From a Crab’s perspective

The glorious sunshine has returned here in Portugal, and all thoughts seem to be turning to summer. So I thought I better post this before we forget the impact of Emma, Felix and Gisele. As you may recall from my flamingo post trees were uprooted and buildings damaged at the end of February, and the first two weeks of March were not much better. Unsurprisingly the barrier islands, beaches and cliffs took quite a battering.Stormy days at the beach

Huge amounts of sand were moved by the strong winds and tides at Praia do Barril, and consequently many of the anchors were uncovered. They look even more enormous now. As you may recall from my various posts on Barril the anchors were once an essential part of tuna fishing. Carried out to the boats by a dozen or so men they were then attached to the nets to create a complex fishing frame. They were left here at the end of the last tuna fishing season in the 1960s, and have not been moved since.

It was extraordinary to see how much sand has covered the anchors over the past 60 years, and to reflect on the strength of the storms. It is though the rose coloured crab which will be my lasting memory of last week’s stroll. Fiddler crabs we see everywhere but this crab, hiding its face behind its claws, we’ve not seen before. Its Latin name is Calappa granulata, and you are going to love its common name – Shame-faced Crabs. Yes you have guessed it because of the way they seem to cover their faces! They are found in the Atlantic Ocean and the Mediterranean: from the Sahara to the coast of Portugal and Israel in the Mediterranean. Their diet is mollusks, and in turn they are a favoured food of the Greeks, Italians and Spanish. Apparently though it is not that common to find them.Calappa granulata

At the time we were concerned it might also have been affected by the recent storms as it was hardly moving. However I have since discovered they can remain inactive in a sandy burrow for days, so this one was probably creating a new burrow when we disturbed it. Sorry crab, if it makes you feel any better I am feeling somewhat shamefaced!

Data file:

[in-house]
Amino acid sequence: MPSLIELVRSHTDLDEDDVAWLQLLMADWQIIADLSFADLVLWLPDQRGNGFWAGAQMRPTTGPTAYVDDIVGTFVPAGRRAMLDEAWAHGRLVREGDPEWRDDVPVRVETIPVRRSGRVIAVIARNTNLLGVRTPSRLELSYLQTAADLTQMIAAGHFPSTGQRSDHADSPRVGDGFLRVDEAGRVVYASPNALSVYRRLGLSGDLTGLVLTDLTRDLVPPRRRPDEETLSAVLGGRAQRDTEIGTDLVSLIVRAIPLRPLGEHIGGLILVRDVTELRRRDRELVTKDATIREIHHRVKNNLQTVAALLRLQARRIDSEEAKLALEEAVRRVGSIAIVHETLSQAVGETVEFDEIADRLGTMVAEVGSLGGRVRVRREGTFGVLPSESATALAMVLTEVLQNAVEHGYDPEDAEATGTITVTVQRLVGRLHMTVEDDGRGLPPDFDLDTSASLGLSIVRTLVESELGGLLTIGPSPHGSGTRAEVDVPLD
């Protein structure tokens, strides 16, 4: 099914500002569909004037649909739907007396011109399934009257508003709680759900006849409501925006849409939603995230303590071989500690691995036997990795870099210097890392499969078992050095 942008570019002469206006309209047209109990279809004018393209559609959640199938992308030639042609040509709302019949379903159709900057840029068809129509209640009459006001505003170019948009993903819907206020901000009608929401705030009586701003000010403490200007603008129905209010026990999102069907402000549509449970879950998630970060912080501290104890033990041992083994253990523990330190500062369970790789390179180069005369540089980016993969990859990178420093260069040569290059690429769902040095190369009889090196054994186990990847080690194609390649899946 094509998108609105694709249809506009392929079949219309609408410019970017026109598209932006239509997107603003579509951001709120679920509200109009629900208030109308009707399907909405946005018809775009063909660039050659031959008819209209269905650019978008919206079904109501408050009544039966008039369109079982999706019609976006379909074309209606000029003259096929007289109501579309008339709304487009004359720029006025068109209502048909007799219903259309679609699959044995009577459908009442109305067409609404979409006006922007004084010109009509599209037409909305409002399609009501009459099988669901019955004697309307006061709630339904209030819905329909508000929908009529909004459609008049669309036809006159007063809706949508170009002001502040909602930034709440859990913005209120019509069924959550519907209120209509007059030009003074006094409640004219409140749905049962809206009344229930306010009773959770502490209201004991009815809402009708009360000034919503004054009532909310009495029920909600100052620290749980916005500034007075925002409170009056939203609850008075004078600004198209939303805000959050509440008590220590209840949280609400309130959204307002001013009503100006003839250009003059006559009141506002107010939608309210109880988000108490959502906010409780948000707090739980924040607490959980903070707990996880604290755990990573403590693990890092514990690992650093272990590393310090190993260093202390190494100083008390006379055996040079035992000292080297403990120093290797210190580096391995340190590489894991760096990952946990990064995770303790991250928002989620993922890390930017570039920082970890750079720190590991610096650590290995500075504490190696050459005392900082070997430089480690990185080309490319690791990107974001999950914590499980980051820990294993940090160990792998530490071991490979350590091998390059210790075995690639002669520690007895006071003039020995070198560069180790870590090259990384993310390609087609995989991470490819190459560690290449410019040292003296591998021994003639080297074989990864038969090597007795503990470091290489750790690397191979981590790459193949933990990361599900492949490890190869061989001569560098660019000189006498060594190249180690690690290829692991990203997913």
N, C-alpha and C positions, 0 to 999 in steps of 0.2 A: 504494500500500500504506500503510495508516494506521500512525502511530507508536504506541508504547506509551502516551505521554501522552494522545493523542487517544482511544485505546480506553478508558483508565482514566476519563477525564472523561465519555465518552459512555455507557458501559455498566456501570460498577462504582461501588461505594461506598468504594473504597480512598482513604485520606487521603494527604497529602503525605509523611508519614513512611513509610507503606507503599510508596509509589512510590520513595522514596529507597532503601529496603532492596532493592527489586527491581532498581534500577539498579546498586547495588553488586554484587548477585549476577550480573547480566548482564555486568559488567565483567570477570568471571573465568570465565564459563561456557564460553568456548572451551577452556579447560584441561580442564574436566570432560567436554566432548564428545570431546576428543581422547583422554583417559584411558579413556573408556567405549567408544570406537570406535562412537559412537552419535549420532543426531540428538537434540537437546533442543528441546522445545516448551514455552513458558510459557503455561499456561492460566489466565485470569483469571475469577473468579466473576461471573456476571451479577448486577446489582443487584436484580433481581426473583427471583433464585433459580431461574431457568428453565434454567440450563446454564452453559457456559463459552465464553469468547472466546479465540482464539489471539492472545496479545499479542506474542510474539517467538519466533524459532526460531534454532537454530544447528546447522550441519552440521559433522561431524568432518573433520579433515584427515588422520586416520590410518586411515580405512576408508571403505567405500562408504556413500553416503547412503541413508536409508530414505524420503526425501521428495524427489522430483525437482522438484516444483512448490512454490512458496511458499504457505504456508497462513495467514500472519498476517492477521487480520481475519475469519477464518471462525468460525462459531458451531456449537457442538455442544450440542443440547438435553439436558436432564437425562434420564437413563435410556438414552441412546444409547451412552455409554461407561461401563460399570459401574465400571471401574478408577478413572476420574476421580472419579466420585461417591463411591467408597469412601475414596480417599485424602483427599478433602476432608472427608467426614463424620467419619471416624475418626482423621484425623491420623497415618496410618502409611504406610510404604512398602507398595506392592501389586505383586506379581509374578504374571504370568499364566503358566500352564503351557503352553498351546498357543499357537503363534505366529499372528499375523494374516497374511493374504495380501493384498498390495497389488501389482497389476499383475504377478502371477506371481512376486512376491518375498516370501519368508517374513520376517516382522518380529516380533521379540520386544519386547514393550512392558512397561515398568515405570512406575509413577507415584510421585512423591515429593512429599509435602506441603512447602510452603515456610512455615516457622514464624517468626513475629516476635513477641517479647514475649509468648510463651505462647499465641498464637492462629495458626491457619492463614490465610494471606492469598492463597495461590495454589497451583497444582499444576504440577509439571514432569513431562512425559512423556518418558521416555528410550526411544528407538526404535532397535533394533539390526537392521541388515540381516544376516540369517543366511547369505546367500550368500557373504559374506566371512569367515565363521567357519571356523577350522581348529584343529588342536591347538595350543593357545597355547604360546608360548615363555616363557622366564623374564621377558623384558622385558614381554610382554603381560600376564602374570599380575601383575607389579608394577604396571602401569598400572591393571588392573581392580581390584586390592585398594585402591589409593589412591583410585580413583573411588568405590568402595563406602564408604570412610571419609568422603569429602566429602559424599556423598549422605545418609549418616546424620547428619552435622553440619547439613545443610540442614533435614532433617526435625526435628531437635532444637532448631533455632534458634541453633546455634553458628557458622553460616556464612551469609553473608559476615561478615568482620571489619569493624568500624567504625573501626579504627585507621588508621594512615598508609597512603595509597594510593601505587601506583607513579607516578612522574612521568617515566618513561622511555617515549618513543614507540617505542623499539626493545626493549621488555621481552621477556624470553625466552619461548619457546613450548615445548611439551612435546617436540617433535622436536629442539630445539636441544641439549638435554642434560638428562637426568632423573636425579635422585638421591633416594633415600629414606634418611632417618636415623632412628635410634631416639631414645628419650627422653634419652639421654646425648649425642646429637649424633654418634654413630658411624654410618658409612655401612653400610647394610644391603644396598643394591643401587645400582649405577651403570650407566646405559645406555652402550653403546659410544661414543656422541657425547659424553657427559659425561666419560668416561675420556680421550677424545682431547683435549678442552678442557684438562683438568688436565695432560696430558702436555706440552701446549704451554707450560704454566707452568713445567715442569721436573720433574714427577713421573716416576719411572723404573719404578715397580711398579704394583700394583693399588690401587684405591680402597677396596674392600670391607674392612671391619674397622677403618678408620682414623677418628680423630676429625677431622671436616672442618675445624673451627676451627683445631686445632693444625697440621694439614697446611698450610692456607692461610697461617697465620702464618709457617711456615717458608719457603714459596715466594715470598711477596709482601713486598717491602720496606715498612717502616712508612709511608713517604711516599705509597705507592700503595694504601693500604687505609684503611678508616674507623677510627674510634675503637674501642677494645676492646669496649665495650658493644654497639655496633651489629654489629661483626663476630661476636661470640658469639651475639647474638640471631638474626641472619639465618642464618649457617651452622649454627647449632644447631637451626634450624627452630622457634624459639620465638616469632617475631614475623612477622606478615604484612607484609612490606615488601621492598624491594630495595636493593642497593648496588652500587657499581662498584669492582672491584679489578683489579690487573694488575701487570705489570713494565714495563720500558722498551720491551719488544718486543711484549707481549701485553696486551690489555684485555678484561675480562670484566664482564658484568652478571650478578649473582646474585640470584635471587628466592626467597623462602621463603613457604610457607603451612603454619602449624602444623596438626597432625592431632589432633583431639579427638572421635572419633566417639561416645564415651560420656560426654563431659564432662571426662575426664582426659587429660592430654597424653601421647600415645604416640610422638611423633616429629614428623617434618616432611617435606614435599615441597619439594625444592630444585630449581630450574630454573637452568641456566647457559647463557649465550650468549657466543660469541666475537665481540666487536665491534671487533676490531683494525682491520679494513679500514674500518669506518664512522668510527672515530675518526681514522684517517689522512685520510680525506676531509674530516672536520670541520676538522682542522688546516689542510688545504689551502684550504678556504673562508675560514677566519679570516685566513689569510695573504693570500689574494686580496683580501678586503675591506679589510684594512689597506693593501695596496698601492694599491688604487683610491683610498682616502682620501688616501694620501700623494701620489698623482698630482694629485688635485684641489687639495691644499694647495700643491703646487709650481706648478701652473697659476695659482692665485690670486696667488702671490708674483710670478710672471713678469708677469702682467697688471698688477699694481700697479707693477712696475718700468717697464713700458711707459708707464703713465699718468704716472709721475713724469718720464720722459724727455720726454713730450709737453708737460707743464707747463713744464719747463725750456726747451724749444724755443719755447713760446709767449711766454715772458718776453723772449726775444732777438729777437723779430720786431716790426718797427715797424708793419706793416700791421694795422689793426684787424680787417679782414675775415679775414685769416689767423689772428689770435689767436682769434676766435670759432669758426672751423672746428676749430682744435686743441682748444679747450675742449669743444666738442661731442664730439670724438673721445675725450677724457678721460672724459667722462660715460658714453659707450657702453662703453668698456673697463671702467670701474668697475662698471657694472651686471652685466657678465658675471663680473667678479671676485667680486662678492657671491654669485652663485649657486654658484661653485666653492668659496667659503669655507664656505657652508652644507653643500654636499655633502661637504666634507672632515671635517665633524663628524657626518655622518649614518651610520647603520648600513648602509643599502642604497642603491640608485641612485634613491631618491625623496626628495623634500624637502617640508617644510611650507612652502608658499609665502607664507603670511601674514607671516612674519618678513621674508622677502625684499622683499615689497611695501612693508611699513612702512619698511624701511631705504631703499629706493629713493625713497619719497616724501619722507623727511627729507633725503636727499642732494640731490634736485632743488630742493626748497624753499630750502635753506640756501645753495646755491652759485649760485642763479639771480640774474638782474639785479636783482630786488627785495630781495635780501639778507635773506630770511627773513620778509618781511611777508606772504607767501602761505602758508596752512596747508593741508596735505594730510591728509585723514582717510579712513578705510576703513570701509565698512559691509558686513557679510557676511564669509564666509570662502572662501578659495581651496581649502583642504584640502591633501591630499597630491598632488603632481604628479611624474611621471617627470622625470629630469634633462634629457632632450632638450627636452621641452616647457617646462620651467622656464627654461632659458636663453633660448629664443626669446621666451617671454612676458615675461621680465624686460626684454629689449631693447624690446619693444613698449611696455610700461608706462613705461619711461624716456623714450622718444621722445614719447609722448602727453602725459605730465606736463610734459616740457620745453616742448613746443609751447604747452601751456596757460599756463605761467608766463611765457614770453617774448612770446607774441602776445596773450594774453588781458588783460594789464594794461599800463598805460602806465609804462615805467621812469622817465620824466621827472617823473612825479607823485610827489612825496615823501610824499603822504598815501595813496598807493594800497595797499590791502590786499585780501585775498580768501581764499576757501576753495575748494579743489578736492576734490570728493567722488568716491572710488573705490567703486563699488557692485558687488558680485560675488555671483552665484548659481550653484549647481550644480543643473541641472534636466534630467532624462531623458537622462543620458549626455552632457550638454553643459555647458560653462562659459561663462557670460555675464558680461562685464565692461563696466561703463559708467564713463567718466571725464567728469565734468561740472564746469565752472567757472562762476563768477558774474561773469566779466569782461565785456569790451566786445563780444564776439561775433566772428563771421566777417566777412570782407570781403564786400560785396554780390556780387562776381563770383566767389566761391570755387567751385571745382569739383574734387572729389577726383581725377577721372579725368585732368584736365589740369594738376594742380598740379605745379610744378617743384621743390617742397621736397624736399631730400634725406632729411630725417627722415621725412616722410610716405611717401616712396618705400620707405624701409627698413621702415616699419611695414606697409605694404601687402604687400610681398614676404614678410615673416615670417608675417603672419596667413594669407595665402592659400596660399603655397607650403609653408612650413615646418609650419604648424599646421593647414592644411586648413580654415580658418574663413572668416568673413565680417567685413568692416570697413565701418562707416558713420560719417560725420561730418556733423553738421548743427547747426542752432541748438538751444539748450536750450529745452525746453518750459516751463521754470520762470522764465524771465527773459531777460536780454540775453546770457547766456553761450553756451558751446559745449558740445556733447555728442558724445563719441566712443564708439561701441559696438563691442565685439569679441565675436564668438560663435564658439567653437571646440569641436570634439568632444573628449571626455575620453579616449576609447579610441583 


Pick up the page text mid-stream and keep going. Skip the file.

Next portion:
Author: BeckyB

It's a good life walking, cooking, photographing, volunteering, reading, blogging, and best of all spending time with family, friends & the cat!

23 thoughts

  1. How come I never spot these exotic creatures? 🙁 Not observant enough, I suspect. Very cute, but those anchors are a bit worrying. And was the sand all washed flat again? All that effort to suck it up!

  2. The number of anchors is amazing, but to just be left on the beach is disturbing. I guess now they have historical significance so they will remain. Hopefully they will be buried again.
    I am also amazed at the comments from people who don’t like crabs!!! Wonderful creatures. I love their scuttling. The Shame-faced Crab is just beautiful. I love the photo of it covering its face 🙂

    1. Oh I’m so pleased someone likes them as muchvas I do!!! Great the way they hide their faces. This one actually turned around to see what I was doing!!

    2. The anchors were left on the beach as usual at the end of the season in the 1960s. The fishermen had expected to return. When they didn’t a conscious decision was taken to leave them as a way to remember the industry.

      They were all destroyed at the remaining three tuna fishing stations.

    1. Oh yay you love them too…… have been surprised by how many don’t like them. This one just made me smile, I even asked its permission to take photographs!!!!

    1. You’re not the first to say that about the crabs. I find them fascinating creatures but wouldn’t pick one up!!!

      Glad you liked the anchors though. Over 200 would be used to create the fishing net framework.

  3. Interesting colour and shape ~ so unlike the crabs that I caught and let go in Scottish rock pools as a child.With his ‘hands’ over his eyes, this one could easily be mistaken for a rock! 🙂

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